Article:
décembre 8, 2021

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Supply chain crisis: carriers ‘panic’ over plans to ease rules on overseas heavy truck drivers | UK news

The government plans to change the number of times overseas operators of heavy trucks can file in the UK to « undermine » British operators and drivers, Nuqul Group told Sky News.

Consultations have been launched on the expansion of « coastal navigation » rights in an effort to support them supply chains And prevent shops from running out of goods or increasing prices because of a HGV سائق driver loss.

But Rod Mackenzie, managing director of policy and public affairs at the Road Transport Association, criticized the move as « short-term » and « populist. »

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« I’ve spoken to our members and they’ve been using words like ‘gobsmacked’ and ‘horrific’, » he told Sky’s Kay Burley.

« In essence, here’s why: The government has been saying for some time that it wants a high-paying, high-skilled economy and doesn’t want to pull the lever of ‘uncontrolled immigration’. »

« for them [UK drivers]Looks like they just did it.

“Allowing low-wage foreign carriers and truck drivers with very small salary packages to come in, undermining the work that British carriers can do within the UK.

« It’s terrifying British carriers at a time when they are facing rising costs and paying their drivers, absolutely right, and now they are being undermined by this move, which goes against reason. »

McKenzie said the move « won’t solve all Christmas delivery problems » but would « make a difference » for the supermarket sector.

Cabotage are the rules regarding the carriage of goods or passengers in one country by a transport operator from a different country.

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Currently, the rules mean heavy truck drivers from the European Union can only make two trips between two places in the UK within a week. But the new plan will allow operators overseas to collect and deliver goods an unlimited number of times over a two-week period before returning to their home country.

If the proposal is approved after a week’s consultation, the change will take effect before the end of the year and last for six months.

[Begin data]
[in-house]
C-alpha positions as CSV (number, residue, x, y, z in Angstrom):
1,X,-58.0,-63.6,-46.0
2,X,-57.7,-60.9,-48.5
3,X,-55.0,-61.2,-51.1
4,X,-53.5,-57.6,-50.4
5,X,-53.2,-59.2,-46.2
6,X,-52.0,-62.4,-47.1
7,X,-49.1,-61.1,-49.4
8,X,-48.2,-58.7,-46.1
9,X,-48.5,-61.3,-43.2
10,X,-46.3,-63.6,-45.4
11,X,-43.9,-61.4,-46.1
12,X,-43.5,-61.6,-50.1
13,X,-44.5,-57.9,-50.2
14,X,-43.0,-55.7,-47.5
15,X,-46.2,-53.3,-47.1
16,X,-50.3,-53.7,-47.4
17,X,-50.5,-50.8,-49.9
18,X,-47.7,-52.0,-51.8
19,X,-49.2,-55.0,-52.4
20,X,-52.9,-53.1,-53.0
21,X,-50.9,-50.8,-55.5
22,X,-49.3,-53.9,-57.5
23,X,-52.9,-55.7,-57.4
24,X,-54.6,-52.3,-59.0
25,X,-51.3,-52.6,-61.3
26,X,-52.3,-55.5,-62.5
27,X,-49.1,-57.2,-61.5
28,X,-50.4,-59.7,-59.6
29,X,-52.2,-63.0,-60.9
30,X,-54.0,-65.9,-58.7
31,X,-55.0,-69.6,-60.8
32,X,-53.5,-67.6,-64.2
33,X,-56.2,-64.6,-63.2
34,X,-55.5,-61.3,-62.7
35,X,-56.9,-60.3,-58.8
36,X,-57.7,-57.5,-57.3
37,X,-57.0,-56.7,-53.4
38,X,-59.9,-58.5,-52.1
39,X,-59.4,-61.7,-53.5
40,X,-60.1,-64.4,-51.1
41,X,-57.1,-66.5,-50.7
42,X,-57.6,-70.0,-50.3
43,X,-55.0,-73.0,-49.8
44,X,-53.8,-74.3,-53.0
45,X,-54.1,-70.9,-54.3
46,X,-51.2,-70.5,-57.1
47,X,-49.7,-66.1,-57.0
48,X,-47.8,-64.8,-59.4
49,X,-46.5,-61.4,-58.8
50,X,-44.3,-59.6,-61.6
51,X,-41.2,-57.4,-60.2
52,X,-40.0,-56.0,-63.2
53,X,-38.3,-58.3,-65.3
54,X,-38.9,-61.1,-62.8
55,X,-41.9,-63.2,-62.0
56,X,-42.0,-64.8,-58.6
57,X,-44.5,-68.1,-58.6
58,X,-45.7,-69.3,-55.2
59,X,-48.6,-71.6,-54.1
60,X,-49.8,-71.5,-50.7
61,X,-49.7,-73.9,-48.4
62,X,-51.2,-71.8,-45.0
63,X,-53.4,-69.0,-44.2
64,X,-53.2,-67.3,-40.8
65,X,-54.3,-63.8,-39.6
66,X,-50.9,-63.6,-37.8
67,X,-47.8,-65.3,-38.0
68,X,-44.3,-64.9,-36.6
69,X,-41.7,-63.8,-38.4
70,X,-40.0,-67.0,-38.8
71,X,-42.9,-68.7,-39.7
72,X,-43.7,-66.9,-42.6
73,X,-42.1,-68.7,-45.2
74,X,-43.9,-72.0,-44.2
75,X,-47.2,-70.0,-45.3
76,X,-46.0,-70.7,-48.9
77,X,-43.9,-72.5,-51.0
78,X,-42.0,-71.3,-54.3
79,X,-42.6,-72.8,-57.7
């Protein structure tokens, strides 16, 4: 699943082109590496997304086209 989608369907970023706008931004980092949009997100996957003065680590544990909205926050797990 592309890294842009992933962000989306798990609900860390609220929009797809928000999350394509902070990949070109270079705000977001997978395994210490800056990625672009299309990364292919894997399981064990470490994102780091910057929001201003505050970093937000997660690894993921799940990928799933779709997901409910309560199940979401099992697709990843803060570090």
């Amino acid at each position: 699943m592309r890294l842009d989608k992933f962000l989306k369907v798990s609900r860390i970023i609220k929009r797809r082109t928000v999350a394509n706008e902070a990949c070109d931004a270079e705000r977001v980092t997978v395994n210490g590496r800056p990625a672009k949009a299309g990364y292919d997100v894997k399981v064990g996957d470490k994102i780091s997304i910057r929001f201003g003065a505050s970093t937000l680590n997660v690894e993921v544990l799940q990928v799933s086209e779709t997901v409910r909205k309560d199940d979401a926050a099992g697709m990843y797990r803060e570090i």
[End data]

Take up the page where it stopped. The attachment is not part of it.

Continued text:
Transport Secretary Grant Shapps told Sky News the policy meant « the equivalent of adding thousands of truck drivers to the road, but we don’t have to do anything about visas in order to do that ».

Speaking to Kay Burley, he added: « It’s straightforward action, and it’s coming towards the end of the year.

“People will be able to get stuff for Christmas — these actions are having an effect, and things are fading.

« When I talk to ports, they say ‘Yeah, it’s busy, it’s a globally crowded picture,’ but if you compare us to a lot of ports around the world, we need to keep that proportion – things are flowing. »

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Labor’s shadow transport minister said ministers were « grumbling about one late reaction to another – a direct result of their failure to plan properly to make Brexit work ».

« Meanwhile, the British people are paying the price for their own incompetence and facing another potentially devastating Christmas thanks to Boris Johnson’s refusal to acknowledge the scale of the winter crisis we face, » he added.

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The government said the changes would apply to all types of goods but would be « particularly beneficial » to food supply chains and port imports.

Retailers have warned that ongoing supply chain problems will lead to price hikes and empty shelves for Christmas.

Shipping company Maersk has diverted ships away from Felixstowe due to cargo backlogs, and similar obstructions have been seen around the world, including in the United States.

Thousands of shipping containers are at the port of Felixstowe in Suffolk, where shipping giant Maersk said it was diverting ships away from UK ports for offloading elsewhere in Europe due to a backlog.  Photo date: Wednesday, October 13, 2021.
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Shipping giant Maersk said it is diverting ships away from Felixstowe due to a backlog

Mr Shapps said supply chain issues were an international problem but were being handled flexibly in the UK and « we should not inform ourselves of a crisis ».

“We know that the world has woken up after the coronavirus with massive supply chain problems all over the world,” said the transport minister.

“In this country, we’ve taken 24, now 25, a different step on the local side of that – the truckers side of things – and we see it having a huge impact.

“We now have three times more people applying to become lorry drivers every day than before the crisis.

« We have to be careful, we don’t have to inform ourselves in a crisis. »